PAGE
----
At one time I believed that baptism offered me a new beginning. Mine took place at sunrise on Easter morning. I lived in South Florida at the time and will confidently impart that even the tropical waters of the Atlantic are cold at 6:00 am in March. I shivered as the icy water crept through the fabric of my dress and st-st-stuttered the word “yes” to each of the pastor’s questions. Felt his hand around my back and a rush as I went down into the dark, cool water to release my past. I rose to applause and arms outstretched. I licked salt from my lips and felt daylight’s roseate glow through my sleeves, wet and white.
Over 800 people were baptized with me that morning. The voices of their respective parties competed with the screeching of seagulls and the disinterested, rhythmic lapping of waves on the shore. These melodic sounds, woven together, were the backdrop to a magical, mystical, liberating thought:
I am a new creation.
On rare occasions, I am asked why I was drawn to religion. I wasn’t raised in a religious household, but was curious enough to try it on for size as an adult. Though it’s clear to me now that many of the teachings are negative and harmful, Christianity does have its selling points. This concept of being reborn, erasing past mistakes, having a do-over…well, who could ask for more? When I rose out of the water that Easter Sunday, I no longer had to confront my wrongs. I could evade the painful process of addressing the underlying causes of many of my poor decisions. I could throw away the cigarette without acknowledging the teenage angst that led me to my first puff. I could sweep my past under a rug of sea and sand, change into dry clothes, and start my life again as a 35-year-old newborn.
Now in defense of Christianity, baptism is only intended to be a public confession of belief. According to the Bible it is not required for admission to heaven, nor does it automate any physical or emotional healing. However, the concept of baptism being a figurative death and rebirth with Christ is certainly derived from scripture (Romans 6:4). This is the belief that induces a positive sensation in the believer, the story of dying and being reborn with no sins through a simple profession of faith and subsequent dunking.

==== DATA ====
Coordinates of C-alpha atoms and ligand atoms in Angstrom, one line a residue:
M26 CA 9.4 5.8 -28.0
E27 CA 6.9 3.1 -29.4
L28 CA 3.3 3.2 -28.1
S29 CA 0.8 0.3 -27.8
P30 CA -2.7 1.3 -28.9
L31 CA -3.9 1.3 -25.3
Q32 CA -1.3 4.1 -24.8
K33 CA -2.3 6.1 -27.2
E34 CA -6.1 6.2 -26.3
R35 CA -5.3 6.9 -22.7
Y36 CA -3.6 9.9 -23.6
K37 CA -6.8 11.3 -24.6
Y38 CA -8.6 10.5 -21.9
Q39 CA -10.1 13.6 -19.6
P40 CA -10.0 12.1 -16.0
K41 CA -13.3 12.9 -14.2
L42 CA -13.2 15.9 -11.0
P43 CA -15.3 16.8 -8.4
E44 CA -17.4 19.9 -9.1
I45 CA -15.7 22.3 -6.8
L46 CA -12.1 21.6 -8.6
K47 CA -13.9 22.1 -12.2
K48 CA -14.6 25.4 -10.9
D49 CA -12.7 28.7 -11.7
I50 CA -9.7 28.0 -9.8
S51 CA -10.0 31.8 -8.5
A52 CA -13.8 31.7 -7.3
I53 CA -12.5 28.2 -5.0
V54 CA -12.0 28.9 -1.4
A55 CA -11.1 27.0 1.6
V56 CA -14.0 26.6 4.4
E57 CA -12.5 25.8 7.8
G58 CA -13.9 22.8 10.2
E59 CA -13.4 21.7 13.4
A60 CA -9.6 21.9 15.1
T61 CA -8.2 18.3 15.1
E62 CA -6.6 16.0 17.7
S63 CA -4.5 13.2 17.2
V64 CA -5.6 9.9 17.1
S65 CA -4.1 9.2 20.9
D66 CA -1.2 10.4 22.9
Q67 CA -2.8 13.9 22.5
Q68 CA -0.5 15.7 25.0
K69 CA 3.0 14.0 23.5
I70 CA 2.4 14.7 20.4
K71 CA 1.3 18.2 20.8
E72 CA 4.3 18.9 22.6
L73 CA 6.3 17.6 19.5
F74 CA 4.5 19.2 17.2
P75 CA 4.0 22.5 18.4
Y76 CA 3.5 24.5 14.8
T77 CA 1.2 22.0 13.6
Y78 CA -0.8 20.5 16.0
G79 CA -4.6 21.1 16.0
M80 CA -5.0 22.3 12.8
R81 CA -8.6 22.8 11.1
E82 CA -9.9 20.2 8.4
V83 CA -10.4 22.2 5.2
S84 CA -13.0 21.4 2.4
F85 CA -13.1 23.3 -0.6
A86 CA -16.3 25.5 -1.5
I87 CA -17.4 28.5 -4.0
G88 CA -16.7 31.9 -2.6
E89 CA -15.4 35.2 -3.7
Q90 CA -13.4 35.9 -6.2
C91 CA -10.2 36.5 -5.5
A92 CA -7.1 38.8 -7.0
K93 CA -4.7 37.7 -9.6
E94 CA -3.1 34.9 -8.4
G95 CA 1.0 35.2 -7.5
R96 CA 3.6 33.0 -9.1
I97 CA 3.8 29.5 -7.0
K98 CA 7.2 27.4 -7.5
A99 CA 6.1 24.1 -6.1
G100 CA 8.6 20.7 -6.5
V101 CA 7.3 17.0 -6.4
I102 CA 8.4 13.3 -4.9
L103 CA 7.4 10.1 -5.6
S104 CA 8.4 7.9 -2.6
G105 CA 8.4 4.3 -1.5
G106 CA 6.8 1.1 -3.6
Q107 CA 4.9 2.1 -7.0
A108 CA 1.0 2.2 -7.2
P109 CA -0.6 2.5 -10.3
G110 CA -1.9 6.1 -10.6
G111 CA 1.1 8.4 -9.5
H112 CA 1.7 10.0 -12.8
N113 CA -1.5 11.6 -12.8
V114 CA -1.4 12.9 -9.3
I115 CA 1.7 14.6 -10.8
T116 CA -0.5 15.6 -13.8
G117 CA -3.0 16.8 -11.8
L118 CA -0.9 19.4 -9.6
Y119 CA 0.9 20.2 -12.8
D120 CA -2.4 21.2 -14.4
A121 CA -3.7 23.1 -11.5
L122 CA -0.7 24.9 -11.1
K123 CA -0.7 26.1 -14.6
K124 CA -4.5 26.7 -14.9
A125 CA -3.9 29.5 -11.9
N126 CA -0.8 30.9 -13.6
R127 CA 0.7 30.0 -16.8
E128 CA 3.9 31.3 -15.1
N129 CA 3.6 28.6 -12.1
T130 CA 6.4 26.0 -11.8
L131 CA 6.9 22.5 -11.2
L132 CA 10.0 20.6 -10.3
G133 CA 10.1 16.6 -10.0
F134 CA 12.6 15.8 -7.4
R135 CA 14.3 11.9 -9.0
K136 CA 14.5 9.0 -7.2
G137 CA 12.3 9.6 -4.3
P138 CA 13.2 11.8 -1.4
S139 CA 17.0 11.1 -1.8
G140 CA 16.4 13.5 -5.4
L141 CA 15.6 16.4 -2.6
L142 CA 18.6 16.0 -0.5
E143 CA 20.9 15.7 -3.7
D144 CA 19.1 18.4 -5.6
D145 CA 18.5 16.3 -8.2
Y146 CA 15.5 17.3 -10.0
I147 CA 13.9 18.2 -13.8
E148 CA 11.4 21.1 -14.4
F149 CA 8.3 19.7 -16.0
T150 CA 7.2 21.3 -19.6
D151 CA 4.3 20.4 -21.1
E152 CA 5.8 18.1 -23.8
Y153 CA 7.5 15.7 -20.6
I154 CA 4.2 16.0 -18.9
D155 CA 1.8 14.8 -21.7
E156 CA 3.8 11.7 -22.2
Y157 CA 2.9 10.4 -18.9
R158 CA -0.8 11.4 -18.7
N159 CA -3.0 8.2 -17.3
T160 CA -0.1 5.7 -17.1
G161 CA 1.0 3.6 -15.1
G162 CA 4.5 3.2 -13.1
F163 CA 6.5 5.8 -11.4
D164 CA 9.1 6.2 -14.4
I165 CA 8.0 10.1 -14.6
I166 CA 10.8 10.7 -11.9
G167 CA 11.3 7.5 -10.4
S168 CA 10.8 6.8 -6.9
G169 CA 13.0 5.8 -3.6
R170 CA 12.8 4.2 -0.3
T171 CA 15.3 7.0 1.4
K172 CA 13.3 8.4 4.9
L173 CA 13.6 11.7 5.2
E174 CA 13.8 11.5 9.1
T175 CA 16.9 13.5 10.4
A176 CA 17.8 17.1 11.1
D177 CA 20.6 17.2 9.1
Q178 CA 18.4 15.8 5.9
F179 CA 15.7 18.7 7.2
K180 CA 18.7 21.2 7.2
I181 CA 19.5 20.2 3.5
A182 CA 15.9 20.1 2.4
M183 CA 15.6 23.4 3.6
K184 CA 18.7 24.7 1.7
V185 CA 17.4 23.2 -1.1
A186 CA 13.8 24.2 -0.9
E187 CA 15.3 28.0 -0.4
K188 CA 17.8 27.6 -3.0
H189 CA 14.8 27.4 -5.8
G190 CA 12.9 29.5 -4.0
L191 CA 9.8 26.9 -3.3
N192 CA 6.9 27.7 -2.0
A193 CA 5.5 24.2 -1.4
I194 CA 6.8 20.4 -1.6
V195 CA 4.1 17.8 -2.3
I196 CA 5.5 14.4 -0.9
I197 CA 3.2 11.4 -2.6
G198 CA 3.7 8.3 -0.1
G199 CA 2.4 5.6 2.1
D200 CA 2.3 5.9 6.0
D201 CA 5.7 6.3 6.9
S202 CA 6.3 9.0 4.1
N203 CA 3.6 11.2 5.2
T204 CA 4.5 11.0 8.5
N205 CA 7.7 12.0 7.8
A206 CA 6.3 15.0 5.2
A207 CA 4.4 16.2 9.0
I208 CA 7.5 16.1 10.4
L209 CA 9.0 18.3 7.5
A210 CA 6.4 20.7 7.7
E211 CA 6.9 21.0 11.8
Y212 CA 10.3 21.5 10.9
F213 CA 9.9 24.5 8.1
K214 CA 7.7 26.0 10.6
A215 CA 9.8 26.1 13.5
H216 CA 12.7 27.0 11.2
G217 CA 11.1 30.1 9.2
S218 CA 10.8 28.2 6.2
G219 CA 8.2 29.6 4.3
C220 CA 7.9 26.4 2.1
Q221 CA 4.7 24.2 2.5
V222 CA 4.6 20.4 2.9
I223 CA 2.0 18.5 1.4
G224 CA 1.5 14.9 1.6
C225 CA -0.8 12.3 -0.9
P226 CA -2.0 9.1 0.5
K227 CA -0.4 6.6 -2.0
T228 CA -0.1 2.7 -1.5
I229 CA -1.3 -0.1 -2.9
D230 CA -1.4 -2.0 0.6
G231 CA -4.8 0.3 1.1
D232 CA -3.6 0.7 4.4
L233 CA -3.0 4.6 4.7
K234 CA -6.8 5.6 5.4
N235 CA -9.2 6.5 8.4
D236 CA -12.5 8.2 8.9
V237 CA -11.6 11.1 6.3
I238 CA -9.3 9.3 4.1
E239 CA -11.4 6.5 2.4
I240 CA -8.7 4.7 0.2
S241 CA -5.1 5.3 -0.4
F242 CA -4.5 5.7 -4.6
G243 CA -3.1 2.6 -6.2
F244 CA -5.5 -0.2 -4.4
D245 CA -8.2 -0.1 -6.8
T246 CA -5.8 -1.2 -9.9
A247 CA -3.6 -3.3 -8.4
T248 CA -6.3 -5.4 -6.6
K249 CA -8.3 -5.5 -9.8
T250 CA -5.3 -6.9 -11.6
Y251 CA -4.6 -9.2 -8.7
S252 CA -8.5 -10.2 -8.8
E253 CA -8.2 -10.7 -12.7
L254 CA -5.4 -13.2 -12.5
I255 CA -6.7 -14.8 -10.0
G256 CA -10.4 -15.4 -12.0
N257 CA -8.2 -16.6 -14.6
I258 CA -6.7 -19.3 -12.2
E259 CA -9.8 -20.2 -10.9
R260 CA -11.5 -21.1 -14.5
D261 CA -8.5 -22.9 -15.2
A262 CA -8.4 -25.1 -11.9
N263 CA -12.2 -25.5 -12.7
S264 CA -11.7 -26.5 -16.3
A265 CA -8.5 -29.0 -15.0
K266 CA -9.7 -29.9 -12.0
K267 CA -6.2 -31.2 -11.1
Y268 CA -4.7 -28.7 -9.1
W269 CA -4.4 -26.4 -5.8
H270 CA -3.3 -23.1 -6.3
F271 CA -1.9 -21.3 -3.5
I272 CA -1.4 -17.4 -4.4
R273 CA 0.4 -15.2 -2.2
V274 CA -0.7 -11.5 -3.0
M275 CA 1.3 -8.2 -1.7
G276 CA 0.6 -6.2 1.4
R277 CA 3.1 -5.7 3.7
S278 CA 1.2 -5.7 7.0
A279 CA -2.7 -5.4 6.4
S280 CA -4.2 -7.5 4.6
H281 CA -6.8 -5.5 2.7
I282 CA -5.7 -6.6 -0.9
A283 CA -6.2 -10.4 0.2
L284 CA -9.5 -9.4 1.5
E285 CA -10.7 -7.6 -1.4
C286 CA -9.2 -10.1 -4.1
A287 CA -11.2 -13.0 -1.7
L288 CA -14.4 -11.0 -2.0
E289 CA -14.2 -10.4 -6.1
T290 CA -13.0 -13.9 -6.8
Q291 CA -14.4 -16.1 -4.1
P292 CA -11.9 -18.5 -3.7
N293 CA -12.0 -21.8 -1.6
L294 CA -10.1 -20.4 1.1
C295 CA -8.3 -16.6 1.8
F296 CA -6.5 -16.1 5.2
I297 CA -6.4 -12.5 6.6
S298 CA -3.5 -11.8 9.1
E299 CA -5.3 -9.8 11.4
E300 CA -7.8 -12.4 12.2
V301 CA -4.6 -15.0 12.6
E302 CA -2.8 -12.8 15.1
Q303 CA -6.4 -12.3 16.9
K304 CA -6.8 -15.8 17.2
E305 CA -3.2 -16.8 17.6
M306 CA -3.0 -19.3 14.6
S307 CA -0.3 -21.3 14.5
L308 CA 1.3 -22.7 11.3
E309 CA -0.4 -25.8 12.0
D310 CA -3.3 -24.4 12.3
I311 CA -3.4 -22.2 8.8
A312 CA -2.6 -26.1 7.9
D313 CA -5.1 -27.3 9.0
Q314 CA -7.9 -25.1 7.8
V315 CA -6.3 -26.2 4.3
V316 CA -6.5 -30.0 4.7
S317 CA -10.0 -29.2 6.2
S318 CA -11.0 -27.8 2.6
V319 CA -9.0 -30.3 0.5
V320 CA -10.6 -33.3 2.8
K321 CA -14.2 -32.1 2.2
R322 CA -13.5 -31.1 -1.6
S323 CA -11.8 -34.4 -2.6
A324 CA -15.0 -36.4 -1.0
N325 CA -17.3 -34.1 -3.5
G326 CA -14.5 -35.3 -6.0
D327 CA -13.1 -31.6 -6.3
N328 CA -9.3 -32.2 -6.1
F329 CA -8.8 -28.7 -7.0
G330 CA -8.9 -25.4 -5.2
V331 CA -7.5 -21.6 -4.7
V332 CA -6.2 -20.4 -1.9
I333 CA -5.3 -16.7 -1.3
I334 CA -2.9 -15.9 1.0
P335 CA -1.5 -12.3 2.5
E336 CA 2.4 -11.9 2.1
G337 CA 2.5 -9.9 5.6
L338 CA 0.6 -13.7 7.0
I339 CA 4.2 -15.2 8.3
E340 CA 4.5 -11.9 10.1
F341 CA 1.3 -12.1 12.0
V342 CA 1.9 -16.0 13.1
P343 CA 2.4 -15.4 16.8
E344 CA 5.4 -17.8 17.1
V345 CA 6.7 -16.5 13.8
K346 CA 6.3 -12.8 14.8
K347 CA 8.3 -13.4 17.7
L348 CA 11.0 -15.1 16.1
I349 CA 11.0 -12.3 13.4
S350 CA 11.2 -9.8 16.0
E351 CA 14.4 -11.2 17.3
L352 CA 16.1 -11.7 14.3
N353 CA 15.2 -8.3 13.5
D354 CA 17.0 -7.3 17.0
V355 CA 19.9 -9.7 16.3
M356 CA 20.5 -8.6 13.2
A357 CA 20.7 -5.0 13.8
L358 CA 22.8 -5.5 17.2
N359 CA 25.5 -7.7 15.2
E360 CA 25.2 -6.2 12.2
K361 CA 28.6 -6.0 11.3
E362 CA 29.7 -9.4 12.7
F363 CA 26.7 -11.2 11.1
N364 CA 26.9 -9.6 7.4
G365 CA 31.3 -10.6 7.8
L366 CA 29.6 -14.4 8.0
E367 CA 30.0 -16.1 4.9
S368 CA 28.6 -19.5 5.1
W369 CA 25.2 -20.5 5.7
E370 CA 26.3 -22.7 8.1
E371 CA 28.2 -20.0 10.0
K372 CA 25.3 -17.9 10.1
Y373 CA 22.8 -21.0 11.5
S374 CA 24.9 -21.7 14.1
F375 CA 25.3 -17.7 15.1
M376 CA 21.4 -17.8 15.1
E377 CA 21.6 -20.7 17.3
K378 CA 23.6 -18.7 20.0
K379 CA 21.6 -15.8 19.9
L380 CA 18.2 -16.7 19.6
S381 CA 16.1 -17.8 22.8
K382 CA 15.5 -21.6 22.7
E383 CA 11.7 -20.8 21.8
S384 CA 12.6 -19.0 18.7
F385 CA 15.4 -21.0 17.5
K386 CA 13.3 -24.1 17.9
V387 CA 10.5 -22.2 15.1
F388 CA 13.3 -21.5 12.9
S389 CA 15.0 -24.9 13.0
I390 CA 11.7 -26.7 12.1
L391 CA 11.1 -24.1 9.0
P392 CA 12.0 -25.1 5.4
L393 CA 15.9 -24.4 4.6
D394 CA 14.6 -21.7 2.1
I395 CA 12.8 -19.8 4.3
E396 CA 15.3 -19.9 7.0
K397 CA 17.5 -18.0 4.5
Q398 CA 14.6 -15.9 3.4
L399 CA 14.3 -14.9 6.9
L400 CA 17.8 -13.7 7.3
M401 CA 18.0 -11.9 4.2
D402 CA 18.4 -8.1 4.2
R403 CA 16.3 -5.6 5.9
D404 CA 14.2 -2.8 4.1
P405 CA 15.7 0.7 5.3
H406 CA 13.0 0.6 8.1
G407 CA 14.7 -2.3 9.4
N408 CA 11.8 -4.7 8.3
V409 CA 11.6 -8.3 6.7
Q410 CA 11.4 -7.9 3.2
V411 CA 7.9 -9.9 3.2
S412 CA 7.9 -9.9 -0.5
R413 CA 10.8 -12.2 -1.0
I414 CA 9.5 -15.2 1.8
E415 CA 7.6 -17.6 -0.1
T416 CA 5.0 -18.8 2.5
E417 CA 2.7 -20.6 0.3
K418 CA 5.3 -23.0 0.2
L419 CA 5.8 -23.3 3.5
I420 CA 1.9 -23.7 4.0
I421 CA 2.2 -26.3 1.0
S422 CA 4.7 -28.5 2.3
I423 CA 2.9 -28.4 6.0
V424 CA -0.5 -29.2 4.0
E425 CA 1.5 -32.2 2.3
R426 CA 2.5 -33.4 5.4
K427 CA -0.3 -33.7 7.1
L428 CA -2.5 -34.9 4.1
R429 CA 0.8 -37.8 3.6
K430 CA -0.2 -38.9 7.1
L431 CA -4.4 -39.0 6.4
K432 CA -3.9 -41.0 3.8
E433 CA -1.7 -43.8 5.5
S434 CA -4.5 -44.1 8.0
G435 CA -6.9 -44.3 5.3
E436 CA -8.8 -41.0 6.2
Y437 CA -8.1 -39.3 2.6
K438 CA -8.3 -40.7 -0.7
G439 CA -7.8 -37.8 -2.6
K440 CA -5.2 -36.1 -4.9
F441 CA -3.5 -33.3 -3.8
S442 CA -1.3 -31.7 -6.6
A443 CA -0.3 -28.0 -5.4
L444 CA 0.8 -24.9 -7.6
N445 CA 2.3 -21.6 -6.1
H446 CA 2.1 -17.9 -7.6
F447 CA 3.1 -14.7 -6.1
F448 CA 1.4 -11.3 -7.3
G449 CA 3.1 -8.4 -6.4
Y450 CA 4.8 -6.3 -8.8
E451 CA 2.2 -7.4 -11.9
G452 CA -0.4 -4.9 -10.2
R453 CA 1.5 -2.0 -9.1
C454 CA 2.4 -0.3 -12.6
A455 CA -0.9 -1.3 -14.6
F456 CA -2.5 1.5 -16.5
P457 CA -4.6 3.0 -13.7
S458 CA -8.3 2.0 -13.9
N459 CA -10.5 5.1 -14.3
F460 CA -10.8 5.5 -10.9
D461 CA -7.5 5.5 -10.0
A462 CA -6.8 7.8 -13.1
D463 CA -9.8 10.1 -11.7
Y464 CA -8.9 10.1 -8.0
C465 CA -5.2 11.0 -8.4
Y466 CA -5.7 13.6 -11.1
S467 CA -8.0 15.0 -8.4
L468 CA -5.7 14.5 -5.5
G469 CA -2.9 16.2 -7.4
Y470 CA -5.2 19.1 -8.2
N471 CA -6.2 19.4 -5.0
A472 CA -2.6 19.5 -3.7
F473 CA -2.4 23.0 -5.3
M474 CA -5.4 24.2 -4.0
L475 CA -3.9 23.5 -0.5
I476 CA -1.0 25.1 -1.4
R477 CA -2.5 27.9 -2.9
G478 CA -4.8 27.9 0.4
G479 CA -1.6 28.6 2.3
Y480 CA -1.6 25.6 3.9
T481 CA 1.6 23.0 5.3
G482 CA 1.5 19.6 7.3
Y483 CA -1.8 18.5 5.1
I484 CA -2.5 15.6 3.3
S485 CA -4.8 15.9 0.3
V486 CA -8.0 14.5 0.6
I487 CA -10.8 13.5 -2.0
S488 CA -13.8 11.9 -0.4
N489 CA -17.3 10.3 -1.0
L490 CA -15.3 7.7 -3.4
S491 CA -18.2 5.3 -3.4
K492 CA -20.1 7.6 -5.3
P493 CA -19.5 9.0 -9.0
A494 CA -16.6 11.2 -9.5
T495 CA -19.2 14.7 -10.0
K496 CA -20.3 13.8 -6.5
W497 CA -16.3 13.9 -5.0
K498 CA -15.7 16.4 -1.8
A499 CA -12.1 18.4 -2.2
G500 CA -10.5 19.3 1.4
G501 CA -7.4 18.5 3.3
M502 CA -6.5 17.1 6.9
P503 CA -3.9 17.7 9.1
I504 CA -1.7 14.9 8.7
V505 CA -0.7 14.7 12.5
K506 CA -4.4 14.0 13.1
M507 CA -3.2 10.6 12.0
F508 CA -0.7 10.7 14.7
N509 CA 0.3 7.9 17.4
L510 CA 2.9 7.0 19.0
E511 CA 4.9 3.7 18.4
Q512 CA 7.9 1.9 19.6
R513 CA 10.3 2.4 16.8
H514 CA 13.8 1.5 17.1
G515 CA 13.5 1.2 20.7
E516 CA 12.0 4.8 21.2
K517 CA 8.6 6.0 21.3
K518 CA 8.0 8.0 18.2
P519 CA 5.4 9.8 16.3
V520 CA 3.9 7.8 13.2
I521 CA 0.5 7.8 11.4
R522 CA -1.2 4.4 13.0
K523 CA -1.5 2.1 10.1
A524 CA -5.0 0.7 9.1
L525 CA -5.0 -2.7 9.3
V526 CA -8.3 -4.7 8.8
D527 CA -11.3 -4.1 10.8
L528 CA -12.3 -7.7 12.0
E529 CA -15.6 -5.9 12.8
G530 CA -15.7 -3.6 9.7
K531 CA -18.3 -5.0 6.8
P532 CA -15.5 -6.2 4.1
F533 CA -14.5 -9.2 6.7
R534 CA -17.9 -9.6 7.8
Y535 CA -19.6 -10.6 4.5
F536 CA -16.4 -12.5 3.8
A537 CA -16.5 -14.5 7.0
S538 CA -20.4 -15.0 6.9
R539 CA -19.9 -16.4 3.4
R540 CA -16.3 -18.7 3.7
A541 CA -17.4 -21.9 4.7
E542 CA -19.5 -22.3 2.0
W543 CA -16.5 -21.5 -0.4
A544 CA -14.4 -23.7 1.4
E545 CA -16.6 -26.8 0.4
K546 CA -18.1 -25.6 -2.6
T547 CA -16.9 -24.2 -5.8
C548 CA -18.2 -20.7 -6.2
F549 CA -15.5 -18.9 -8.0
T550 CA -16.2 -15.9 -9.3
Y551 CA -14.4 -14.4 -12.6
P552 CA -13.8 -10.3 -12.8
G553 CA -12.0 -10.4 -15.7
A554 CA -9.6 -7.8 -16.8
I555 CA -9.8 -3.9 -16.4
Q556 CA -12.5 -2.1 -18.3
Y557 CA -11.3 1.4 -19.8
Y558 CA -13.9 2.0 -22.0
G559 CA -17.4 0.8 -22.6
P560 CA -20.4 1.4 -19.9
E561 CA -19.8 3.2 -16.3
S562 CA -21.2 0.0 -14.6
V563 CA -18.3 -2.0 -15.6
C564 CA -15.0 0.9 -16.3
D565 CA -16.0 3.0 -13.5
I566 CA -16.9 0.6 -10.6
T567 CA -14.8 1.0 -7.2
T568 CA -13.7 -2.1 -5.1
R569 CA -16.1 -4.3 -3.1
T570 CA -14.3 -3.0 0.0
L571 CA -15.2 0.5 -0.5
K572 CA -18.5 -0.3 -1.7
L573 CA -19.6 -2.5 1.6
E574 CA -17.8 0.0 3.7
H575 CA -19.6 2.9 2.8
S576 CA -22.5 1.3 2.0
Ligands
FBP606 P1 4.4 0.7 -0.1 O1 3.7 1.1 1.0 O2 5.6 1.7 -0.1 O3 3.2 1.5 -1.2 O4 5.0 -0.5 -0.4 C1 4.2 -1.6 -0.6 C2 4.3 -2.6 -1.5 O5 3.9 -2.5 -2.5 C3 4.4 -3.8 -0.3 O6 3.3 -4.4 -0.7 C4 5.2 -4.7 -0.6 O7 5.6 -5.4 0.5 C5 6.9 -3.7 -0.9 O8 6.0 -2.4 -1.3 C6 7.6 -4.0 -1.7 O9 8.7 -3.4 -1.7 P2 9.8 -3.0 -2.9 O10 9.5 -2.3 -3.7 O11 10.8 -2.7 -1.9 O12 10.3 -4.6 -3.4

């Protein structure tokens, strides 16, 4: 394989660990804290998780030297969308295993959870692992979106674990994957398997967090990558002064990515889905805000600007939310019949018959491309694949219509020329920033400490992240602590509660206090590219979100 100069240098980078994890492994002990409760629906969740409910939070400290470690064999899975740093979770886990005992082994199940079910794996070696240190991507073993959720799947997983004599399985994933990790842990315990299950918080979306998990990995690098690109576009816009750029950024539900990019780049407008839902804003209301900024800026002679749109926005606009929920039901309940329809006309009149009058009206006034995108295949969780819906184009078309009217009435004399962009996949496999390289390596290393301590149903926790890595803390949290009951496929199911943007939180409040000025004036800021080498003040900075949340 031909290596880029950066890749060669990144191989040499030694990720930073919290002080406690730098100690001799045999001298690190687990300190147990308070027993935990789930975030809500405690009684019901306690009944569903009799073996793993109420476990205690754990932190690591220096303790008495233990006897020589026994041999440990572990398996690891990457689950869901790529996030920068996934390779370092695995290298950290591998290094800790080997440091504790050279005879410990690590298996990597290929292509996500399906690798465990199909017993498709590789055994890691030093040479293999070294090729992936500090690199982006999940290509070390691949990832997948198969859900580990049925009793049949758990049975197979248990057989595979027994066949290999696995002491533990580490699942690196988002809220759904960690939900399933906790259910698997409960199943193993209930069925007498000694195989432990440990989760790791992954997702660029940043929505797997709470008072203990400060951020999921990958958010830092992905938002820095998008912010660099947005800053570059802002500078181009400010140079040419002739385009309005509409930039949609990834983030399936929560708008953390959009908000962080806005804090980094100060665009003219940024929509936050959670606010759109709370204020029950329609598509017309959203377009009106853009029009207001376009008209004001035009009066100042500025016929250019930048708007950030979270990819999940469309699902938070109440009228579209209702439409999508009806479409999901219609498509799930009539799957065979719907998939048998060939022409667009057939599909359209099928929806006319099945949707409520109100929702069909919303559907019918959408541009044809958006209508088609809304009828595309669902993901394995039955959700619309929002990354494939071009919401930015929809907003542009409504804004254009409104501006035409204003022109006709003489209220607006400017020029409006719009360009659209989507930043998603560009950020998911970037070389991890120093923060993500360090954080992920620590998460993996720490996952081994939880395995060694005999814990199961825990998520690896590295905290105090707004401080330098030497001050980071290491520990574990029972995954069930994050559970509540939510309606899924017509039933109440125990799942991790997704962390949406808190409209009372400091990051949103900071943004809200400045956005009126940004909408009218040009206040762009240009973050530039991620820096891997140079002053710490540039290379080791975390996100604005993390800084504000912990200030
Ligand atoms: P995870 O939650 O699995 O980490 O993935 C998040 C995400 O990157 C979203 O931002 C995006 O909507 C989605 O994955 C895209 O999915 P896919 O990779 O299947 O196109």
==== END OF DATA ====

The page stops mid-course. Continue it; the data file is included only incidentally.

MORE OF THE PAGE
If I was happy to be forgiven of my potty mouth, my lust and the occasional bender, just think how happy baptism must have made Gary Ridgway, Jeffrey Dahmer, or David Berkowitz. How nice to know that it doesn’t matter whether you rape, kill, or dismember people. You still get a free pass to heaven! Meanwhile this guy, who is spending his life feeding and caring for the poor, will be punished for all eternity because he’s not Christian. Baptism and the “salvation prayer” are such convenient recruitment tools! As I’m writing this, I can almost watch it like a con artist scene in a silent film, the scene that makes you laugh because it is so transparently absurd.
The downside to religious rituals (like religions themselves) is that they can be mistaken for a magic button. When the addict gets “saved” he is not automatically free of addiction. The lack of proper intervention can lead to continued addiction, suicide, or death. In the US, children have fallen gravely ill or died when parents have relied on prayer to heal them, denying them access to standard medical treatment. Mental illness may go unrecognized and untreated in the Christian community, perhaps because it conflicts with the societal perception that religious people are stable, happy, and making healthy choices. In fact, according to this source, most serial killers in the United States were raised in strict religious homes.
You probably already figured out that the old, sinful me didn’t die that morning in the cold Atlantic. It was a beautiful sentiment, and it impacted my life in a concrete way. But the truth was, I was still me. I was no better equipped to deny myself that cigarette the day my husband packed his things and left me with a crying toddler. The “new me” sent him text messages that week that would make Richard Pryor blush from the grave. Along with the coping skills I needed to face this new one, all of my past sorrows and prior rejections wormed their way to the surface. I had not buried them eternally under that rug of sea and sand. And I wasn’t sorry to see them.
I was relieved.
It took me years to come back completely. Without the convenience of divine forgiveness, I had to go back and pick through my mistakes. I had to forgive myself for the things I knew I had done wrong. But as hard as that was, it was harder still to “un-forgive” myself for things that weren’t so wrong after all. Christianity had spent years teaching me that my “old self” was shameful, sinful, and embarrassing. When I broke free from religion, I was able to combine the scattered chapters of my life into a cohesive and beautiful story. I didn’t need to erase the lovers of my youth, or repent of jokes I’d shared, or passions I’d felt, or stories I’d written (occasionally under the influence of whiskey straight). All those things made me strong, artistic, compassionate, complex, me.
Why would I want to die and be reborn? I love the me that was born the first time! I love my scars and intricacies, my lusts and passions, and my curious, wandering soul.
May 2018 bring clever anecdotes to add to your wondrous life story!